The outbreak of an infectious disease is one of medicine’s most difficult challenges. At the same time that public health agencies must contain the infection, they must also try to quell the public’s fears – a difficult task in today’s world of instant communication and constant media attention.
“What we saw in the United States was a hugely disproportionate response to the actual number of cases being transmitted,” says Steven Hatch, M.D., commenting on the recent Ebola outbreak, “because there were only two cases of Ebola that occurred in the United States, when there were thousands of cases in West Africa.”
Dr. Hatch, an infectious disease specialist at UMass Memorial Medical Center and an Assistant Professor in the Division of Infectious Disease at UMass Medical School in Worcester, shares his perspective of the reaction to infectious disease outbreaks in the United States by the news media and the public in the June edition of Physician Focus. Hosting this edition is primary care physician Bruce Karlin, M.D.
Dr. Hatch brings personal experience to the issue: In 2014, he spent five weeks in Liberia with the International Medical Corps treating patients stricken with Ebola and subsequently returned to that country multiple times to treat patients.
He describes vastly different reactions between West Africa and the United States with regard to the Ebola outbreak. “In Liberia, I knew exactly what my role was, the patients knew their role, my fellow workers knew their role, and everybody went about their business normally.”
Yet, he says, as he was watching the reaction in the U.S. on his laptop from a hillside in Liberia, he saw “paranoia sweep the countryside of the U.S.” in the media coverage of Ebola, and just as he was about to come home.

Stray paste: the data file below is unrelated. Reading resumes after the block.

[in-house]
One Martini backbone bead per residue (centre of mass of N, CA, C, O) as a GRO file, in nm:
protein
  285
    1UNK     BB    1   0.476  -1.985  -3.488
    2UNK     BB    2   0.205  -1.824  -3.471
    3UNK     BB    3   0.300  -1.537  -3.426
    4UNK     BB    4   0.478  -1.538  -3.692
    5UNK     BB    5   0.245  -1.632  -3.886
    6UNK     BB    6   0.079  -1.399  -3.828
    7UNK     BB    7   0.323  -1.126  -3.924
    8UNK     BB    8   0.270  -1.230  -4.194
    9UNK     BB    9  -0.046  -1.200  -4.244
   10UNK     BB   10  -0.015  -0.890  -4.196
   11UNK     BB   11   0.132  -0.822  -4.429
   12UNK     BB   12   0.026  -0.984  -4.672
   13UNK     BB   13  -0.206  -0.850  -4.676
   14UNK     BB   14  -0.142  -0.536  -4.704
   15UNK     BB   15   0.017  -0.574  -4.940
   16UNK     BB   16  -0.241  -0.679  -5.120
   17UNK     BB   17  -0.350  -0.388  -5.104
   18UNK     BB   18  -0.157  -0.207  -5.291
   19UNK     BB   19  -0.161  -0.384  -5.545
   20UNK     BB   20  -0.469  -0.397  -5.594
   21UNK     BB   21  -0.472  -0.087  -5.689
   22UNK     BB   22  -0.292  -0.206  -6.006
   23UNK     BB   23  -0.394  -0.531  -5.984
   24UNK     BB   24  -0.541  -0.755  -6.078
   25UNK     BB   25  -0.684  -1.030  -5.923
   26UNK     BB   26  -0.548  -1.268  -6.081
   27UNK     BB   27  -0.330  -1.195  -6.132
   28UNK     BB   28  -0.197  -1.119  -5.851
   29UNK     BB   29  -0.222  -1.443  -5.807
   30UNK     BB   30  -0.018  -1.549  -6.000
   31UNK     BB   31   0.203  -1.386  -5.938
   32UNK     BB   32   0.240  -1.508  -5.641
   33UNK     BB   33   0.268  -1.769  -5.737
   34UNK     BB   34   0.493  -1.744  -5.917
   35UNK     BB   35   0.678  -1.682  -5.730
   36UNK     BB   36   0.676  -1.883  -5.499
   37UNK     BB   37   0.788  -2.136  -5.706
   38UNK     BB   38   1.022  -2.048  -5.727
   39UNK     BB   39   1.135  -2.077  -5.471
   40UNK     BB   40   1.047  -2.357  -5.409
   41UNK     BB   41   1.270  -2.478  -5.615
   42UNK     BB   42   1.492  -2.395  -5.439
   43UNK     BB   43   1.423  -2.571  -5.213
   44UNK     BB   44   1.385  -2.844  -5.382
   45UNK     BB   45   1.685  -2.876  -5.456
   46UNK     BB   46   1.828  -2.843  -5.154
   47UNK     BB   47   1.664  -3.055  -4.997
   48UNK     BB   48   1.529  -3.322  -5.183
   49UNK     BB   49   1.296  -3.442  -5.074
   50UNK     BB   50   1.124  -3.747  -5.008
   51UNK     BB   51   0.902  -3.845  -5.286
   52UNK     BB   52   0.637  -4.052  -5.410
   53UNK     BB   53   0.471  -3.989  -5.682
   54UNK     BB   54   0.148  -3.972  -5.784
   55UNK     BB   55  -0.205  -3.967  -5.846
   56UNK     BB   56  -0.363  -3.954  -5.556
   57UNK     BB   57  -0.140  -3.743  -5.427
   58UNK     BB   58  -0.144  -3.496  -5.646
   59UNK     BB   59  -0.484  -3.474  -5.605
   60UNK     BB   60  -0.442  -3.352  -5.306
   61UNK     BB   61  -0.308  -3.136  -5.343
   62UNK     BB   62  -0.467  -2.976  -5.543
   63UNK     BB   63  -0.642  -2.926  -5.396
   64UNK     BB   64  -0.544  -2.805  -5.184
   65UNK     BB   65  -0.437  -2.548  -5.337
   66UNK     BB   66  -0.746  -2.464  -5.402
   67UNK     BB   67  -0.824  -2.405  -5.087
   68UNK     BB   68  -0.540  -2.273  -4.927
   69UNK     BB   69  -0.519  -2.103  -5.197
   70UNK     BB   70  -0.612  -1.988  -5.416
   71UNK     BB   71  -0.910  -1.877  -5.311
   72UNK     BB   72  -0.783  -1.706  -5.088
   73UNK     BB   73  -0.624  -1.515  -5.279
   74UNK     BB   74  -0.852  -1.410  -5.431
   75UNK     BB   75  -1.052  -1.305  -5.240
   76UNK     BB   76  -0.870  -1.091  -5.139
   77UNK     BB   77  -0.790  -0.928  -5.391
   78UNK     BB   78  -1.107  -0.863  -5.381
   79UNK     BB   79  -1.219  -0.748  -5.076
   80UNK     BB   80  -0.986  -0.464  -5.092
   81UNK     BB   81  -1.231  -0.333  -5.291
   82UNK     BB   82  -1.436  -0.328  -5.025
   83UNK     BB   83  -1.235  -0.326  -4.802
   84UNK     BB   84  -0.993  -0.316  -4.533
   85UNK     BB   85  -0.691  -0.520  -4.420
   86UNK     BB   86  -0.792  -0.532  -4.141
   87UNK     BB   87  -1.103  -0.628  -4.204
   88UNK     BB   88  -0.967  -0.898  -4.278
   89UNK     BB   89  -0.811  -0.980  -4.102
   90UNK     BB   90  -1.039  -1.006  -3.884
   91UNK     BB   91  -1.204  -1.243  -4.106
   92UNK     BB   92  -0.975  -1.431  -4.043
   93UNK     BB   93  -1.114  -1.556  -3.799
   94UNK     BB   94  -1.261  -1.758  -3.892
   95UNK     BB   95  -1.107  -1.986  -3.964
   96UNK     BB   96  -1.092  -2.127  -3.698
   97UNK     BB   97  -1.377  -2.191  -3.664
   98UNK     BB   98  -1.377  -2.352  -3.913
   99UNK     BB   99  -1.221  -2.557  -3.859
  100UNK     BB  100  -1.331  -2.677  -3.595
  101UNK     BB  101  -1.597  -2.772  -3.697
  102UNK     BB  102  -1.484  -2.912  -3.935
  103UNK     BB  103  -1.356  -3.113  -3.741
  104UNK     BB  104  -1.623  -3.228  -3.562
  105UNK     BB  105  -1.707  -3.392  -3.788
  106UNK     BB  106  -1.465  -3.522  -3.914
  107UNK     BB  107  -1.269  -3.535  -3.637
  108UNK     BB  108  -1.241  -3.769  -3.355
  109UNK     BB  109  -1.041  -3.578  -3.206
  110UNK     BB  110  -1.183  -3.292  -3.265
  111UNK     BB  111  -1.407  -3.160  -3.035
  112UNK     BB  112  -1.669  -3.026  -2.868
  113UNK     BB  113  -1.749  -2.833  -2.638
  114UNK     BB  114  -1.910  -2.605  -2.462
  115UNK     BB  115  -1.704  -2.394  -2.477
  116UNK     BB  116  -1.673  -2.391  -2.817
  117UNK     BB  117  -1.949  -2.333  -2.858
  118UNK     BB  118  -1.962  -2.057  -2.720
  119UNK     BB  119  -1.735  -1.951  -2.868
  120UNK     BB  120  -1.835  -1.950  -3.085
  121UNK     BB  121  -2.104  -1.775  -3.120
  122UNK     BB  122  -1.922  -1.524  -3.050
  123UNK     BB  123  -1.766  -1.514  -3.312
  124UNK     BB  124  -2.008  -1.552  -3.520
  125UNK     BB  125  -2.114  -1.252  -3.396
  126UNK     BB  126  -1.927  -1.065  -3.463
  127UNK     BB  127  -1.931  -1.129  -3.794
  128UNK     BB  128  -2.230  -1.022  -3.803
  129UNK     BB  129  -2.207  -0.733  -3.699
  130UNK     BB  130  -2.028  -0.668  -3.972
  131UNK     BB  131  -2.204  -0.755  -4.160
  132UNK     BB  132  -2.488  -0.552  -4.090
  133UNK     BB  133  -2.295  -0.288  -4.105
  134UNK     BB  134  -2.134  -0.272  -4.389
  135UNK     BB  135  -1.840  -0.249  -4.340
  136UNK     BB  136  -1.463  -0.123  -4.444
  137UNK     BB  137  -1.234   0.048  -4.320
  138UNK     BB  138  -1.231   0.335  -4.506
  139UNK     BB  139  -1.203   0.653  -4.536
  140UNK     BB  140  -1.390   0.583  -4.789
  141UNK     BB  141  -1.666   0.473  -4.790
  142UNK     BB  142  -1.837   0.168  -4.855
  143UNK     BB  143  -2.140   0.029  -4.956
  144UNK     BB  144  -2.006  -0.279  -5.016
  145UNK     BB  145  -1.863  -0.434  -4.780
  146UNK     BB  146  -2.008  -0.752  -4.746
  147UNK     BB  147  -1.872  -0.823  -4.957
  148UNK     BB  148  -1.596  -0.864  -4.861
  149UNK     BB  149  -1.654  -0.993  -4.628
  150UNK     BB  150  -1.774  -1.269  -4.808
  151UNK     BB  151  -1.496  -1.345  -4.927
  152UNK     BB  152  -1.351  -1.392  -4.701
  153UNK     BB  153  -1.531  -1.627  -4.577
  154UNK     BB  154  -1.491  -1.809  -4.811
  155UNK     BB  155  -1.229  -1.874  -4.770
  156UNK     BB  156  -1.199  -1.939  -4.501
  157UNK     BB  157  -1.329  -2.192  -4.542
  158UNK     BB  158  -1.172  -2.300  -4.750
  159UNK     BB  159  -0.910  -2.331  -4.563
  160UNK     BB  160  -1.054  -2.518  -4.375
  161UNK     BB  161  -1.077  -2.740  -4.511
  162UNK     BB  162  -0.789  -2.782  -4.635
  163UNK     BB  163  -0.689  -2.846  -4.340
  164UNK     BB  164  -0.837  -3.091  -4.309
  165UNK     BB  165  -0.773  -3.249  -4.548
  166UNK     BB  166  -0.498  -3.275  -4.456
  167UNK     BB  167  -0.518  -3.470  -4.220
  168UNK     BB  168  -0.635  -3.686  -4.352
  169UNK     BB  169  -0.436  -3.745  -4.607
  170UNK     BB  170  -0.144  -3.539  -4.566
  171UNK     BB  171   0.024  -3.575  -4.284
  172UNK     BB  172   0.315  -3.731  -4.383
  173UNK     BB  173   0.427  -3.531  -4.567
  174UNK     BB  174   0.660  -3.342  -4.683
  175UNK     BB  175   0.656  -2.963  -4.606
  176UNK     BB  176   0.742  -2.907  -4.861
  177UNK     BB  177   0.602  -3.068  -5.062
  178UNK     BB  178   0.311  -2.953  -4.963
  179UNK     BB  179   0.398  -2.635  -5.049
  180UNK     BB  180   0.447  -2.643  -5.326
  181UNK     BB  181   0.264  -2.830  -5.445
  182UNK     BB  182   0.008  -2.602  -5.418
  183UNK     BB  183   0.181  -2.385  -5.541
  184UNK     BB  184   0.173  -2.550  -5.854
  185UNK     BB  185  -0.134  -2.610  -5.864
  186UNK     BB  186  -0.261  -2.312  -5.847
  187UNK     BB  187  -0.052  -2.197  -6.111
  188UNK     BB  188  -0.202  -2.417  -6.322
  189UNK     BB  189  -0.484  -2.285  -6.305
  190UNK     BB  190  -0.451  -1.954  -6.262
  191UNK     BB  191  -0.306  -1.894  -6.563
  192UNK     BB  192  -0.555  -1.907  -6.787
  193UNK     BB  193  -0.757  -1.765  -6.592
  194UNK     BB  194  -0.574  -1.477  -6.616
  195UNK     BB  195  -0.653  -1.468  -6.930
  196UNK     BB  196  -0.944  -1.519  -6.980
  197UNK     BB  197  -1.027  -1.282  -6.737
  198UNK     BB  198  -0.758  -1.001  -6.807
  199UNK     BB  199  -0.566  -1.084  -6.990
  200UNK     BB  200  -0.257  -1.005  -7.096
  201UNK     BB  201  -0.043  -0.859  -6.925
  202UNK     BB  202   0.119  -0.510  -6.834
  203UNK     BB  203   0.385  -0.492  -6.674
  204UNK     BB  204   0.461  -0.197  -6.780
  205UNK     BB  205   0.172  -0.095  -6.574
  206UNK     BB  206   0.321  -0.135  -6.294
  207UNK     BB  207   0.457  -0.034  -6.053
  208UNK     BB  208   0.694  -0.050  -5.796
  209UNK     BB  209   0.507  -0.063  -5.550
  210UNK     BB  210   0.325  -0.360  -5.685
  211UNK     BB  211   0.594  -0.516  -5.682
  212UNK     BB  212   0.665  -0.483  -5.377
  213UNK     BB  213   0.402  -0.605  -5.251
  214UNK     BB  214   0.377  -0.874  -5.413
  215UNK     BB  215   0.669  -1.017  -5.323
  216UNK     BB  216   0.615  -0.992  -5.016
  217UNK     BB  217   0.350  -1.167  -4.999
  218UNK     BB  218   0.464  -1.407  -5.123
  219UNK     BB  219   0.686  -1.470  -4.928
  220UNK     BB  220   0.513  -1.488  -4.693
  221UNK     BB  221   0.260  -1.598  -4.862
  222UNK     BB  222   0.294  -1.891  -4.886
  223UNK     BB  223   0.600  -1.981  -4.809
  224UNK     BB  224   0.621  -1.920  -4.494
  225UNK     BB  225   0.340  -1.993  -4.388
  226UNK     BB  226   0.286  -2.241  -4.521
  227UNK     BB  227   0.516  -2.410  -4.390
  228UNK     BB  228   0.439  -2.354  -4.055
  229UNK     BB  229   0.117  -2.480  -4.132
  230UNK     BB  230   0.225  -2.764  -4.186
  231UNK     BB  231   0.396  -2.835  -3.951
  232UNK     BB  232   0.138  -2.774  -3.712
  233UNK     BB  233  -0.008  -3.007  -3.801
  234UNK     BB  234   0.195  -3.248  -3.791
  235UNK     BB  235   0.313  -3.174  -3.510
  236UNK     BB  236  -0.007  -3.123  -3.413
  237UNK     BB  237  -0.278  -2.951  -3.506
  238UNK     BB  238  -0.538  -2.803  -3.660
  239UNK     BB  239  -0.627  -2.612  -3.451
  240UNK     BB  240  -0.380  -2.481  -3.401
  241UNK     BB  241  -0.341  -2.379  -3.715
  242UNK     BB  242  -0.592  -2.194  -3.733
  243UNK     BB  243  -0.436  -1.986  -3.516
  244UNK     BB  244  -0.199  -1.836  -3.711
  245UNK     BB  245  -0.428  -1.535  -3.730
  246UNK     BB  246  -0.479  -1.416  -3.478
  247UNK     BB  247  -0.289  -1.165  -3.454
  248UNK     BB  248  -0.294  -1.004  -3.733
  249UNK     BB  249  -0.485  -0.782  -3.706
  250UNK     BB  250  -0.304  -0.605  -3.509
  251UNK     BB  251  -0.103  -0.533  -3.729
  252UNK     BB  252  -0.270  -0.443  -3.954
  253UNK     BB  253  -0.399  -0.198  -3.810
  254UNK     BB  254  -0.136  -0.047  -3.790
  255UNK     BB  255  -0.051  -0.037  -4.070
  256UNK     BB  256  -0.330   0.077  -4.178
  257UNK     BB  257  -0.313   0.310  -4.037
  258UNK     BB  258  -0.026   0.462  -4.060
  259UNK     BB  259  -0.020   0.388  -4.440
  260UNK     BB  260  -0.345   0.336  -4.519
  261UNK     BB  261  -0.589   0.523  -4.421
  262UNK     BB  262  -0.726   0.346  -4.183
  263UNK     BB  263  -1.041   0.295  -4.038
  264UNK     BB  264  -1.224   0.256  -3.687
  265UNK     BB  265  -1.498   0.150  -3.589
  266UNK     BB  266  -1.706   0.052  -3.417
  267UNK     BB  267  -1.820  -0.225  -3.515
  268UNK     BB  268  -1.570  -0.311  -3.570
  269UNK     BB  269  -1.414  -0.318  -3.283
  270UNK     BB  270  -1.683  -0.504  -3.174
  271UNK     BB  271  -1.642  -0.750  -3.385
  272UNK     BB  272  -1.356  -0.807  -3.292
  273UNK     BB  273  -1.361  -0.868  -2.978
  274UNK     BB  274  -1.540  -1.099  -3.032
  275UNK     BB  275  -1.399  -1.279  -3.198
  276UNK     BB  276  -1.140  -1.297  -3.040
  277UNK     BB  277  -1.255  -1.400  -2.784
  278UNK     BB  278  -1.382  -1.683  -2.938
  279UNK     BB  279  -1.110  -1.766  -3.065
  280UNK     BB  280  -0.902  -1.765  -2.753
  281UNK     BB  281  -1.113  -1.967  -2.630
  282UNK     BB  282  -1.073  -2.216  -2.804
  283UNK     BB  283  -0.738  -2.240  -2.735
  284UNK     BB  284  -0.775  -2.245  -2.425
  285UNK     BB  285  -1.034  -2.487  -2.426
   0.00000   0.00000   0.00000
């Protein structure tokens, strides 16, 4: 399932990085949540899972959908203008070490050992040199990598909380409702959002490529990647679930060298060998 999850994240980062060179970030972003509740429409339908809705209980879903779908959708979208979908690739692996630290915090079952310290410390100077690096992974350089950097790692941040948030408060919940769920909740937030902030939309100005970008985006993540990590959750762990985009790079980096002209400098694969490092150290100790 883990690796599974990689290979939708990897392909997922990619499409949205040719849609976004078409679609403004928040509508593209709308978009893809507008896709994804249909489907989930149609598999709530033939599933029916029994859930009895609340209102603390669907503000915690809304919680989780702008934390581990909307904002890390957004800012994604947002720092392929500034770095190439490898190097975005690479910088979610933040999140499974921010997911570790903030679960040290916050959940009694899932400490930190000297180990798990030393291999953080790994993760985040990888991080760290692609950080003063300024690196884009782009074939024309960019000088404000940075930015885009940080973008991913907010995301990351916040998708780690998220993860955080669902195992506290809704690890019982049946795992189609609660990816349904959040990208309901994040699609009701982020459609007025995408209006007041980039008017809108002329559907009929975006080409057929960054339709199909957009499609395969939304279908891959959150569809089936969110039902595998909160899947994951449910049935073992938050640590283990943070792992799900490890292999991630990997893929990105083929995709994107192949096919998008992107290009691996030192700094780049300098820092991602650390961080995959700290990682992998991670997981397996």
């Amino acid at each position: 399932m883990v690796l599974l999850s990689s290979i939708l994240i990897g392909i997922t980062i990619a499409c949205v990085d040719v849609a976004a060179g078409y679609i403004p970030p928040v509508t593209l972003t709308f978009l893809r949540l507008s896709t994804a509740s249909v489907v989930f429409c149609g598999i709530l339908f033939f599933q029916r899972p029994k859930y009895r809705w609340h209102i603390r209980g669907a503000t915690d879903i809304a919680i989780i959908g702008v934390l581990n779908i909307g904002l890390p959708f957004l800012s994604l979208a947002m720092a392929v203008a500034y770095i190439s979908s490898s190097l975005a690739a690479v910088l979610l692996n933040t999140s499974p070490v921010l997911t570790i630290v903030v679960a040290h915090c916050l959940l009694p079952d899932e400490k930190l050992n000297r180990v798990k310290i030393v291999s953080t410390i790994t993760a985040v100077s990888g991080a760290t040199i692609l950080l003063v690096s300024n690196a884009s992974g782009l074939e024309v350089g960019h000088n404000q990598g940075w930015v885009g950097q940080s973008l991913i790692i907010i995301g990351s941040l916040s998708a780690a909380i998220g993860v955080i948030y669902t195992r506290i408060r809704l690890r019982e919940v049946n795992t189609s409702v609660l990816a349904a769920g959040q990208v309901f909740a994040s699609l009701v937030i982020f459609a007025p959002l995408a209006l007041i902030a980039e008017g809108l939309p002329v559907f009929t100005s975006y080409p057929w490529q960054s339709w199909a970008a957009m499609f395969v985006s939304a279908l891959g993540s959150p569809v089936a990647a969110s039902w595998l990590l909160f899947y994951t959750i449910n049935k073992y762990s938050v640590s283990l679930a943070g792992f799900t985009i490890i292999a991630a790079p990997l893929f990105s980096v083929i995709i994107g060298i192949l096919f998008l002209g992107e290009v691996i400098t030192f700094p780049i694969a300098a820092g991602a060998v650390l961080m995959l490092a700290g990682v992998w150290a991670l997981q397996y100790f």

“What I was concerned about was that the fear that people had about Ebola, which was easily visible just from reading the news stories on the internet, was going to then apply to me and that I was going to become an object of derision, possibly violence. I wasn’t sure what awaited me when I came home.”
When he did arrive home, Dr. Hatch says, it was something of a revelation. “When I did come home, my experience was that, when I was in active observation, easily was an anxiety-provoking time, and it proved to me that you can get a very warped perception based on what the media provides in terms of information and how it chooses to couch the information.”
Dr. Hatch believes that the lesson from his experience is an important one for people to grasp.
“When people get worked up over these viruses,” he says, “what happens is you get this difference in risk perception… We get this very dramatic warping of our perception of what actually represents a real harm to us in life.”
He notes that while two people in the United States became infected with Ebola, many more in the same time period died from heart disease, lung cancer from smoking, and gunshots – just to name a few of the prevalent diseases and dangers in the U.S.
Everyone, he says, get focused on what can be relatively minor threats, and “that’s actually quite sad,” he notes.
“You can do something about modifying your lifestyle decisions,” says Dr. Hatch, “but people don’t really get that message as purely and in as undistilled manner as they could.”
Watch the video for additional discussion, including conversation about what public health agencies must consider in reacting to infectious disease outbreaks, Dr. Hatch’s perspective on the latest threat of Zika, and additional comments on how the media covered the Ebola outbreak in the U.S.